Turkish President Recep Tayyip Erdoğan has accused Russia of providing anti-aircraft weaponry and rockets to militants of the outlawed Kurdistan Workers’ Party (PKK), government officials said Monday, confirming reports in local media.
Speaking to reporters aboard his airplane after a visit to the southeastern province of Diyarbakir over the weekend, Erdoğan accused Moscow of transferring weaponry to the PKK via Iraq and Syria, the pro-government Star newspaper said.
“At this moment, terrorists are using anti-aircraft guns and missiles supplied by Russia. The separatist terrorist organization is equipped with these weapons. They have been transferred to them via Syria and Iraq,” the newspaper quoted Erdoğan as saying.
The “separatist terrorist organization” is a Turkish government term for the PKK, which has waged a three-decade insurgency against the state that has left more than 40,000 people dead, mostly PKK militants in the country’s largely Kurdish southeast.
Two Turkish government officials confirmed Erdoğan’s comments, but Russia said Turkey must show proof of its claims.
While Erdoğan has previously castigated Russia for its support of Kurdish fighters in Syria, the latest comments appear to be the first time he has accused Moscow of supplying arms to the PKK, seen as a terrorist group by Turkey, Europe and the U.S.
Responding to the accusation, Russian Deputy Foreign Minister Mikhail Bogdanov was quoted by Interfax news agency as saying, “When someone says something, let them show evidence.”
However, Turkish Deputy Prime Minister Numan Kurtulmuş was relatively upbeat Monday about the outlook for relations with Russia, a rare departure from months of tough rhetoric after Turkey shot down a Russian warplane last year.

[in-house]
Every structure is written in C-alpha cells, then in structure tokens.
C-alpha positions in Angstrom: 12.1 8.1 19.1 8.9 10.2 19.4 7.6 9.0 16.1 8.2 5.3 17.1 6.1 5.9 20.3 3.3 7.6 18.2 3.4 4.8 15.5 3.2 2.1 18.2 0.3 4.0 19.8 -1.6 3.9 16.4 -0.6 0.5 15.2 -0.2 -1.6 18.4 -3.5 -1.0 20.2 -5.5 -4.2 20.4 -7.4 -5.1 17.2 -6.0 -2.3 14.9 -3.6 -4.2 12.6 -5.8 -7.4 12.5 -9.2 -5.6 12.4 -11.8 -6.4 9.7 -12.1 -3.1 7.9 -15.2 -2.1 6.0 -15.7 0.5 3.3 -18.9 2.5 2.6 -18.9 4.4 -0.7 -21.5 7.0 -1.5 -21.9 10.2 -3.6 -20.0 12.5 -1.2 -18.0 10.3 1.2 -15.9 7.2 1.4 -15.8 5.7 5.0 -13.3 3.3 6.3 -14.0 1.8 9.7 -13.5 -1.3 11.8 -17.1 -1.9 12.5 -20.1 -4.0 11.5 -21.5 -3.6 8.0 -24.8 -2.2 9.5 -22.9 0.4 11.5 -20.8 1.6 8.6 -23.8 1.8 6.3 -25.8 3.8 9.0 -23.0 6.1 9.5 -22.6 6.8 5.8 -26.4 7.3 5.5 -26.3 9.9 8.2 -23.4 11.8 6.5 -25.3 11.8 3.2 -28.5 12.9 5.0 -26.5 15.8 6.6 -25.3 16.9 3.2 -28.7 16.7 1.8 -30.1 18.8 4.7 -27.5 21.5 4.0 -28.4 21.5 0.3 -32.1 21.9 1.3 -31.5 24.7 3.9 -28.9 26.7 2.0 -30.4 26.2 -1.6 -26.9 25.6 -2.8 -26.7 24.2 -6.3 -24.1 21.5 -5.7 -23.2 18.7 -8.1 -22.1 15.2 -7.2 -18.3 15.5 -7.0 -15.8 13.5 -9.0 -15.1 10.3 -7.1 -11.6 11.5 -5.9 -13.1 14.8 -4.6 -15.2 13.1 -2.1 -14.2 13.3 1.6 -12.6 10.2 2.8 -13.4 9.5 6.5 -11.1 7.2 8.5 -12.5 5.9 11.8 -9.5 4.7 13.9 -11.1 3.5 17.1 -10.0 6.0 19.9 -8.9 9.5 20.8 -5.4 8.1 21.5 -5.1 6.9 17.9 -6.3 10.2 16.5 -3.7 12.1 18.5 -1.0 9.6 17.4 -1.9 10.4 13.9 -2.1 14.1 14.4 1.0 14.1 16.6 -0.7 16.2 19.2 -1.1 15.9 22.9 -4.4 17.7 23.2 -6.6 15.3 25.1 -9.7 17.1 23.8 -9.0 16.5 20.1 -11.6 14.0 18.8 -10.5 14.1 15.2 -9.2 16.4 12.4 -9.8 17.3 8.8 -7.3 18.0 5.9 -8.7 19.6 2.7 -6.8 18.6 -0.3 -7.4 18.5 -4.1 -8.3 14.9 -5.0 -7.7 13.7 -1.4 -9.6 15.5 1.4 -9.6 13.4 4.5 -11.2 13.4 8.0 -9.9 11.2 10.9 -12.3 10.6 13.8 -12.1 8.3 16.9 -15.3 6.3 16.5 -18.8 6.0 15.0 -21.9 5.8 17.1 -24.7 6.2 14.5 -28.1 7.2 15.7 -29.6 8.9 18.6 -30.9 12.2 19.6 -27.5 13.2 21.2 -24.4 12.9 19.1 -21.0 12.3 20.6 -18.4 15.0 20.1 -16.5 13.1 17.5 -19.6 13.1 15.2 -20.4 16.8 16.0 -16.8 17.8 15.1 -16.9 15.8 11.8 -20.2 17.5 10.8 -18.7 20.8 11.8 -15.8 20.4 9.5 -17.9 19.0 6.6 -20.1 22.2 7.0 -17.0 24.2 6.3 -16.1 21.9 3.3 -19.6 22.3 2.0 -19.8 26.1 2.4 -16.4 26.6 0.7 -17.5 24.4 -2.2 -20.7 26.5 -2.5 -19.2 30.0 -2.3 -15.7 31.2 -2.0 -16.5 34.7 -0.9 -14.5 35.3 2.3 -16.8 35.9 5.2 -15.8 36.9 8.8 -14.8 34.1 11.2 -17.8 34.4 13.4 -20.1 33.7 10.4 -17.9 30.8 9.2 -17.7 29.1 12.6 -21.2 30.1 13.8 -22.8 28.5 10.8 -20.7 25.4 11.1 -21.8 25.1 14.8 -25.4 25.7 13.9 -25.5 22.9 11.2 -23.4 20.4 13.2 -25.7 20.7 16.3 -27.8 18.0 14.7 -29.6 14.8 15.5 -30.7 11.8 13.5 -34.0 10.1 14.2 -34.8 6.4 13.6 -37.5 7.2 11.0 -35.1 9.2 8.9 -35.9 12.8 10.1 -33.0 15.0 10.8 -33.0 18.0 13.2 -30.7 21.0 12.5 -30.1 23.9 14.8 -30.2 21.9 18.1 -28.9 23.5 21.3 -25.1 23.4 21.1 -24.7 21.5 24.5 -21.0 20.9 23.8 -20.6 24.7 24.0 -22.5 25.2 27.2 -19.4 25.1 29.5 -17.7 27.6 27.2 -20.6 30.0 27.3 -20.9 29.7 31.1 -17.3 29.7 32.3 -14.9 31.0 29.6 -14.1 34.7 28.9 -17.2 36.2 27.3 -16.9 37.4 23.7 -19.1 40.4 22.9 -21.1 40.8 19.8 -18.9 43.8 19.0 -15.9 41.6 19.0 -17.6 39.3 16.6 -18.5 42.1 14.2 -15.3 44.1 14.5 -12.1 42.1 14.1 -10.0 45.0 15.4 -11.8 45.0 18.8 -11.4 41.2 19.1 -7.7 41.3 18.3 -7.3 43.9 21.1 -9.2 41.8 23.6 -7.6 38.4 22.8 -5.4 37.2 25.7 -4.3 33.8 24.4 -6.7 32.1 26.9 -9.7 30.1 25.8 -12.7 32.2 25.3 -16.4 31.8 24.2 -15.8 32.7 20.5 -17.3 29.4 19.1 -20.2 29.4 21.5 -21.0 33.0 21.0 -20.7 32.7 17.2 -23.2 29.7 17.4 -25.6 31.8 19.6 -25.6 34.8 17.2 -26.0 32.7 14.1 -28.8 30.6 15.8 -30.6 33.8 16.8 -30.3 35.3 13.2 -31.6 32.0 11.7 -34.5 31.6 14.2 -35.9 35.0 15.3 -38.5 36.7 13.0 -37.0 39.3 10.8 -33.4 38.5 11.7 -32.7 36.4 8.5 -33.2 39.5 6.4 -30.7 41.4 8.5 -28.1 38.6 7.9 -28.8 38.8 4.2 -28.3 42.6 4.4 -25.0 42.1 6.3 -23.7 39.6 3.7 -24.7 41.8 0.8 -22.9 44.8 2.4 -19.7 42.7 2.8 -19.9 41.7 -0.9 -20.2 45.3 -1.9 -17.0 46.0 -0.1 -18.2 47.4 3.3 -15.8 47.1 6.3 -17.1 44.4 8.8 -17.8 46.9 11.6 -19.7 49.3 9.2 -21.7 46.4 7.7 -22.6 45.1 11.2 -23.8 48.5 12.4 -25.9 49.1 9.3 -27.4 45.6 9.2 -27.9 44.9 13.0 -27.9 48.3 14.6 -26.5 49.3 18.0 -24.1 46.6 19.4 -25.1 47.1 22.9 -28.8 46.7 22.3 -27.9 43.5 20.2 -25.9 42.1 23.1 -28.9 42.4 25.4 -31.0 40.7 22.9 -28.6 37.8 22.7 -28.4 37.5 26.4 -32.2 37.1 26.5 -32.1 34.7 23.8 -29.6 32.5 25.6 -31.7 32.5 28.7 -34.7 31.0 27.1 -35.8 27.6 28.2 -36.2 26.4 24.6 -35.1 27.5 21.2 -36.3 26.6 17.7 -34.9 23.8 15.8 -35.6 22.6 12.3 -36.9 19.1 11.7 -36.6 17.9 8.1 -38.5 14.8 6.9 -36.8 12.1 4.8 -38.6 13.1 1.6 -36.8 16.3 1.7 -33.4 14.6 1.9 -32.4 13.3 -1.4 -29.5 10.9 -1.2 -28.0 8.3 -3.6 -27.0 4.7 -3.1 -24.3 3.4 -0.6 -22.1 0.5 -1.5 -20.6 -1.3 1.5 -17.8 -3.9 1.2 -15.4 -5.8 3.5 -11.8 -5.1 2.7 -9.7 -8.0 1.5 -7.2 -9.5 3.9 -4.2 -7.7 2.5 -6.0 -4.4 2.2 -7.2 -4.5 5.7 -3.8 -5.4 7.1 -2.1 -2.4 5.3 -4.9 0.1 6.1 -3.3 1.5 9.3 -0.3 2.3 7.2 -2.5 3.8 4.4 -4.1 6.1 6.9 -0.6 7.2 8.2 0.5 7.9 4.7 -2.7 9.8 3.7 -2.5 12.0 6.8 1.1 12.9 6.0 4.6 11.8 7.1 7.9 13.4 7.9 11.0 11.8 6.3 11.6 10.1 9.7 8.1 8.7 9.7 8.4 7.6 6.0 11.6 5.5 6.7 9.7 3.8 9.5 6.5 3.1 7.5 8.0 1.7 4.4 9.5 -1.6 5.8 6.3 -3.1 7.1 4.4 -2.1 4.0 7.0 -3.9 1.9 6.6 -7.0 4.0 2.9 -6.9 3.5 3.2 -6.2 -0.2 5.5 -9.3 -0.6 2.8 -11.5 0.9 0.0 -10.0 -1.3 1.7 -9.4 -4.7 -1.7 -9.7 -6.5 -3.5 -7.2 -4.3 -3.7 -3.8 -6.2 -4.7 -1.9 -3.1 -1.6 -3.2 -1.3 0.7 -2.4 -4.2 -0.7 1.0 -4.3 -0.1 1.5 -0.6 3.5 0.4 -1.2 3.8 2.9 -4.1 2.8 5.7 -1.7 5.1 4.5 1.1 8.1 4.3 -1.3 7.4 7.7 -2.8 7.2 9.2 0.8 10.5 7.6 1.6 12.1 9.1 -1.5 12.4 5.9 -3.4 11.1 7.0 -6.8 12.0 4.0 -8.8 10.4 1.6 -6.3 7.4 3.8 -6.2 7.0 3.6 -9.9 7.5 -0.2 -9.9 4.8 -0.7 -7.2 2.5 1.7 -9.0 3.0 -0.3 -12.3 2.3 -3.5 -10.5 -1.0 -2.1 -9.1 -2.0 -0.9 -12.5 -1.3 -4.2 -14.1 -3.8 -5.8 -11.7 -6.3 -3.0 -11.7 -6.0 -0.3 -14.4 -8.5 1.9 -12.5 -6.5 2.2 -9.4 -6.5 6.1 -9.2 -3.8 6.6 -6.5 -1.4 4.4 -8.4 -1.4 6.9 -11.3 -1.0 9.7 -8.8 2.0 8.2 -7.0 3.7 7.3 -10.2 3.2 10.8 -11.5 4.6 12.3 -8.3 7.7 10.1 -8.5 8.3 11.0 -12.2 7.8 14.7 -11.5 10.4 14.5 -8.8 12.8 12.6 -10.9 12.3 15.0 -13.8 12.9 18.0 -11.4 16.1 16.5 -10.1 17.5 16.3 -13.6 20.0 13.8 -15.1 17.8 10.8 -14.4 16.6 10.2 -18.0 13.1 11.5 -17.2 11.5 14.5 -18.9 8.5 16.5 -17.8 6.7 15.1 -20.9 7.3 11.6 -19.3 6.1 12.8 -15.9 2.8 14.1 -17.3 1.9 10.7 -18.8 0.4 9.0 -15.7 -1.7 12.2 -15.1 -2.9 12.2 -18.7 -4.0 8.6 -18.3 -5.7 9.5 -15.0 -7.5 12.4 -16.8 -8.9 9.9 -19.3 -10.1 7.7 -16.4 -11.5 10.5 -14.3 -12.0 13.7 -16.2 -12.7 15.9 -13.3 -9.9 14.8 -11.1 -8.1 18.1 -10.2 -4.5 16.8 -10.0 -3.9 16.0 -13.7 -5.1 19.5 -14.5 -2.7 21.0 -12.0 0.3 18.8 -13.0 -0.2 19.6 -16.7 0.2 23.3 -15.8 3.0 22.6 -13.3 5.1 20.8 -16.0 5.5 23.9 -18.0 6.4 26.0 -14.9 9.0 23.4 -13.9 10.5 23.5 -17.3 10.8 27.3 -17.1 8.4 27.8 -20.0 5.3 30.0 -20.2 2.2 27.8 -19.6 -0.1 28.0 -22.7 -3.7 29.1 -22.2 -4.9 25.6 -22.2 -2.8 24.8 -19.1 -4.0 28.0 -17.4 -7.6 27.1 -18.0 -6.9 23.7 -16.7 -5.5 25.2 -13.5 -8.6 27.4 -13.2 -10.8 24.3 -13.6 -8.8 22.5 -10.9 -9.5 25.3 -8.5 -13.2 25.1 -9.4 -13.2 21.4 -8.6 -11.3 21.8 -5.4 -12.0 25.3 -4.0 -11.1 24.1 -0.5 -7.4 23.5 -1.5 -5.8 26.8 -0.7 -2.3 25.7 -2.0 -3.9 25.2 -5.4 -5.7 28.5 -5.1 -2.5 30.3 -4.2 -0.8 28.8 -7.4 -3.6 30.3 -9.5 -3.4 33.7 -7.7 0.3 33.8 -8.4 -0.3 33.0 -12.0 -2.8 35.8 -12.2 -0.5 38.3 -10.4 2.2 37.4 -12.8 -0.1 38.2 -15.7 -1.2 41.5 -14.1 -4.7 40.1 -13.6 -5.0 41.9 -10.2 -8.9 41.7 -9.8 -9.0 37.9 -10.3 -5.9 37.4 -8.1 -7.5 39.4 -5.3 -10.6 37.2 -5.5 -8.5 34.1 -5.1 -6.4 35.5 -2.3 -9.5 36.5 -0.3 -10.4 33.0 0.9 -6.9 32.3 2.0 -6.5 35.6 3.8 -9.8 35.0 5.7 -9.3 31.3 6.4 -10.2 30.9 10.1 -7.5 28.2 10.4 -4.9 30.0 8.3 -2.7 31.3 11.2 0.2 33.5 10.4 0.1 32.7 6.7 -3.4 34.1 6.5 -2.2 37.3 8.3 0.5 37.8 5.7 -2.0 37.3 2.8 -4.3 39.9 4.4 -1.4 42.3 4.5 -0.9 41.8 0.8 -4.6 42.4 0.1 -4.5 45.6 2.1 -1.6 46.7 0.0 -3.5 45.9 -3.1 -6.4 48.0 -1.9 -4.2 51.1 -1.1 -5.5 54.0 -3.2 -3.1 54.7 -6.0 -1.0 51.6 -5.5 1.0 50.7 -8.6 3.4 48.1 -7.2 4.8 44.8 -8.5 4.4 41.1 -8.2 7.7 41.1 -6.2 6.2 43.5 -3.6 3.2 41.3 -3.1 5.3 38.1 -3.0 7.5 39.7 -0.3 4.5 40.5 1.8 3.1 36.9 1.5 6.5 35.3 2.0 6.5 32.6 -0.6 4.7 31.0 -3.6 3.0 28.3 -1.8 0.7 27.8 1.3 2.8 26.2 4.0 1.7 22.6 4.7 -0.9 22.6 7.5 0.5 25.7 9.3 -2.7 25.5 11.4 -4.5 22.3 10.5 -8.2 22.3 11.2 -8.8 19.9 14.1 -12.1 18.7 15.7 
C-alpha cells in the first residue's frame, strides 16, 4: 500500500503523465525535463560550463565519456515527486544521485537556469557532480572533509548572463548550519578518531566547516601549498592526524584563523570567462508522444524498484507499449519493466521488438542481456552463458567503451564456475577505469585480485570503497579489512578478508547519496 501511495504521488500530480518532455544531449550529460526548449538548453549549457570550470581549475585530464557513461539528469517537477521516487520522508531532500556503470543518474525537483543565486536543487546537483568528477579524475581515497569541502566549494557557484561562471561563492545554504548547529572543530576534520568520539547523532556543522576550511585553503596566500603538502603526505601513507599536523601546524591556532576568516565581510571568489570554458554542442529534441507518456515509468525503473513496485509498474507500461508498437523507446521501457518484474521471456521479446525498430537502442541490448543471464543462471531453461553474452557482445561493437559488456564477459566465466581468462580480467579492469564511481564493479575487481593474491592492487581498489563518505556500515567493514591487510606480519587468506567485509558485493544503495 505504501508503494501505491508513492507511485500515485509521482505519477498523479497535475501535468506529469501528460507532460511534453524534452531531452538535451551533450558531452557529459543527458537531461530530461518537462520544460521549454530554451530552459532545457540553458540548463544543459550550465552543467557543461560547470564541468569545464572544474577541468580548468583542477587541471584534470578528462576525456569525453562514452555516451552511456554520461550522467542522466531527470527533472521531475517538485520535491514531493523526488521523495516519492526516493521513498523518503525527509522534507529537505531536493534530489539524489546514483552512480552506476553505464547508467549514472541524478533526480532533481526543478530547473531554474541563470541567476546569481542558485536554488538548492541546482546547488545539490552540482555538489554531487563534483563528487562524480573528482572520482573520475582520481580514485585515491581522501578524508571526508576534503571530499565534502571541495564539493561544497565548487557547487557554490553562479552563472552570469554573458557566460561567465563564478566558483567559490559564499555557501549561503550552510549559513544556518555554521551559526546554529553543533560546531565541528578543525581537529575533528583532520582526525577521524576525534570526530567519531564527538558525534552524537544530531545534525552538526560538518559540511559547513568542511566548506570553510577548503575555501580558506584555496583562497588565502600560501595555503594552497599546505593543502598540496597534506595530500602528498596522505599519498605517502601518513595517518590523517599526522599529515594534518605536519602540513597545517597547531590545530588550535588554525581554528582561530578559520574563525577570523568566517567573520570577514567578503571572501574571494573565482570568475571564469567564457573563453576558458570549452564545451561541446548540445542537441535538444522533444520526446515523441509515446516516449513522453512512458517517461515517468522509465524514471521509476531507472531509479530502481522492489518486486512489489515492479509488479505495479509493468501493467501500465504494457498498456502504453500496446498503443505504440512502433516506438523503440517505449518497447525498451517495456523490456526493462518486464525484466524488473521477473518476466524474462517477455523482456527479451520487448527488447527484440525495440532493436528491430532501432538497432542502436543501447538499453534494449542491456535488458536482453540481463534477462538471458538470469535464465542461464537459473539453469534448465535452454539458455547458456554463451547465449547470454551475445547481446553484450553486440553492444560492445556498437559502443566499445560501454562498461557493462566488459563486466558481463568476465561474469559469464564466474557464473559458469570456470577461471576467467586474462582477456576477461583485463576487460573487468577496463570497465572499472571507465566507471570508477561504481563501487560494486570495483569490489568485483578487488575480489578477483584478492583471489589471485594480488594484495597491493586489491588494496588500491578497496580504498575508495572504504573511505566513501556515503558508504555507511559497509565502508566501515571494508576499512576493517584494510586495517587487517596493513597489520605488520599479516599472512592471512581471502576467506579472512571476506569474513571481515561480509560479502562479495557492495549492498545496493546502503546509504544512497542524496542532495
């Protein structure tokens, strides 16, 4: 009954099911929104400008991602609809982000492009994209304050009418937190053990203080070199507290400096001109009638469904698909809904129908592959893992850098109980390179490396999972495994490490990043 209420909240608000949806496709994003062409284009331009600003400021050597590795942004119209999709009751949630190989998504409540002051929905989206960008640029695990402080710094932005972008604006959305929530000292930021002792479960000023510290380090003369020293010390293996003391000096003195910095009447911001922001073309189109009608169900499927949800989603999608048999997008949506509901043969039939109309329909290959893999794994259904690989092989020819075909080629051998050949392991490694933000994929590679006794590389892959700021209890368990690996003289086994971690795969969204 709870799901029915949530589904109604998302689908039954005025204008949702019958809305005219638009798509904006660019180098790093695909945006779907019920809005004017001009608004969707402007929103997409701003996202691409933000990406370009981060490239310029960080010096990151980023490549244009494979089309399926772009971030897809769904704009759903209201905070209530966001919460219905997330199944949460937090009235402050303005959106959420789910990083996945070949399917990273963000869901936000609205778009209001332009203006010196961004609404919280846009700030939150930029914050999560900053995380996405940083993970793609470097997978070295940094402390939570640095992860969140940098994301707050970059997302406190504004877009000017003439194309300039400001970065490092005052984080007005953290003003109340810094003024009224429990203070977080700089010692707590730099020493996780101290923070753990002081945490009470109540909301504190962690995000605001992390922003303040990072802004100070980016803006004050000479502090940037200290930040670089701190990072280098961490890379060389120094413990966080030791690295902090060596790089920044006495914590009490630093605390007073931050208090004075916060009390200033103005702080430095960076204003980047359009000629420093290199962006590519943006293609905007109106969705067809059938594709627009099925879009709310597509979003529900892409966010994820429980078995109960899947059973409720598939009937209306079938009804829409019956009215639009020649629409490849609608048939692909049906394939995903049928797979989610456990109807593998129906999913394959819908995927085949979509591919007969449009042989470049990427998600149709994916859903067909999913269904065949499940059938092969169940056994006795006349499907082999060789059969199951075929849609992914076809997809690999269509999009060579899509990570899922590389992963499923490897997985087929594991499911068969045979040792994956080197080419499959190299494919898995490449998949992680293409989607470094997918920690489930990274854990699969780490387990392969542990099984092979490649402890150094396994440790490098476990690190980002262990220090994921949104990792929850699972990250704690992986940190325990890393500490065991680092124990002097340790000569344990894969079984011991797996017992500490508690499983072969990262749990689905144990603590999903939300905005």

“Neither Russia nor Turkey can afford to sacrifice their relationship with each other,” Kurtulmuş, the government’s official representative, said at a news conference. “I wish such tensions had never emerged, but I believe that Turkish-Russian ties can be fixed in a short while. These two countries have no problems that cannot be overcome. I hope that these issues will be solved through dialogue.”
Kurtulmuş did not directly address Erdoğan’s comments about Russian military support for the PKK.
Ankara also considers the Syrian Kurdish YPG fighters to be terrorists and has been enraged by both Russian and American backing of the militia in its battle with the Islamic State group in Syria.
NATO member Turkey is part of the U.S.-led coalition against the militant group also known as either ISIS or ISIL in Syria and is also a vocal opponent of Syrian President Bashar Assad. Moscow backs Assad, but says it also supports the Syrian Kurds in the struggle against ISIS.
Relations between Ankara and Moscow hit their worst point in recent memory after Turkey shot down a Russian plane over Syria last year, prompting a raft of sanctions on Turkey imposed by Russia.
Russian President Vladimir Putin in April promised support for Syrian Kurds, saying they were a serious force in the fight against terrorism.
Moscow has accused Ankara of hindering Kurdish forces in their battle against ISIS and of using the fight against terrorism as a pretext to crack down on Kurdish organizations in Syria and Turkey.